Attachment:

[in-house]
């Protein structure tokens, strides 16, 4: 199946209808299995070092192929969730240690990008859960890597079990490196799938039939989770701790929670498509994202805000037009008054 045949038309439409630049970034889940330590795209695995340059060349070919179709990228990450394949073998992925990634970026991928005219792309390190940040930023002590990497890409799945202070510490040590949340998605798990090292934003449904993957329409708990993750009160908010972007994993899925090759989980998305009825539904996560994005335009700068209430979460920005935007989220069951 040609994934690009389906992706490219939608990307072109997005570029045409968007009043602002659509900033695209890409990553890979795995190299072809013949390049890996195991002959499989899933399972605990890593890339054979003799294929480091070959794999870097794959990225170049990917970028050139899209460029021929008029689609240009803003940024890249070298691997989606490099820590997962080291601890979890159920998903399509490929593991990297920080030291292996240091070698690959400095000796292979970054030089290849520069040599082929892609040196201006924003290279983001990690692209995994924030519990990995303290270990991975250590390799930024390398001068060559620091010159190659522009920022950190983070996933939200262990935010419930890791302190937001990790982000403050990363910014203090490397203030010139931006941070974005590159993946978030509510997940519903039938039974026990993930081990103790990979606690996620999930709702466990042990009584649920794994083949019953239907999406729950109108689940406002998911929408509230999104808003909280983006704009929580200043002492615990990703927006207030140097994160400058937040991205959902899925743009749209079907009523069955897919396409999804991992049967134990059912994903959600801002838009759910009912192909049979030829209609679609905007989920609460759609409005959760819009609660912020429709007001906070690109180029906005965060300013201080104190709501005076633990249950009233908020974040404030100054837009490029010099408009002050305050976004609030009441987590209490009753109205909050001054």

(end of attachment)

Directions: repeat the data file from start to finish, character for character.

[in-house]
């Protein structure tokens, strides 16, 4: 199946209808299995070092192929969730240690990008859960890597079990490196799938039939989770701790929670498509994202805000037009008054 045949038309439409630049970034889940330590795209695995340059060349070919179709990228990450394949073998992925990634970026991928005219792309390190940040930023002590990497890409799945202070510490040590949340998605798990090292934003449904993957329409708990993750009160908010972007994993899925090759989980998305009825539904996560994005335009700068209430979460920005935007989220069951 040609994934690009389906992706490219939608990307072109997005570029045409968007009043602002659509900033695209890409990553890979795995190299072809013949390049890996195991002959499989899933399972605990890593890339054979003799294929480091070959794999870097794959990225170049990917970028050139899209460029021929008029689609240009803003940024890249070298691997989606490099820590997962080291601890979890159920998903399509490929593991990297920080030291292996240091070698690959400095000796292979970054030089290849520069040599082929892609040196201006924003290279983001990690692209995994924030519990990995303290270990991975250590390799930024390398001068060559620091010159190659522009920022950190983070996933939200262990935010419930890791302190937001990790982000403050990363910014203090490397203030010139931006941070974005590159993946978030509510997940519903039938039974026990993930081990103790990979606690996620999930709702466990042990009584649920794994083949019953239907999406729950109108689940406002998911929408509230999104808003909280983006704009929580200043002492615990990703927006207030140097994160400058937040991205959902899925743009749209079907009523069955897919396409999804991992049967134990059912994903959600801002838009759910009912192909049979030829209609679609905007989920609460759609409005959760819009609660912020429709007001906070690109180029906005965060300013201080104190709501005076633990249950009233908020974040404030100054837009490029010099408009002050305050976004609030009441987590209490009753109205909050001054």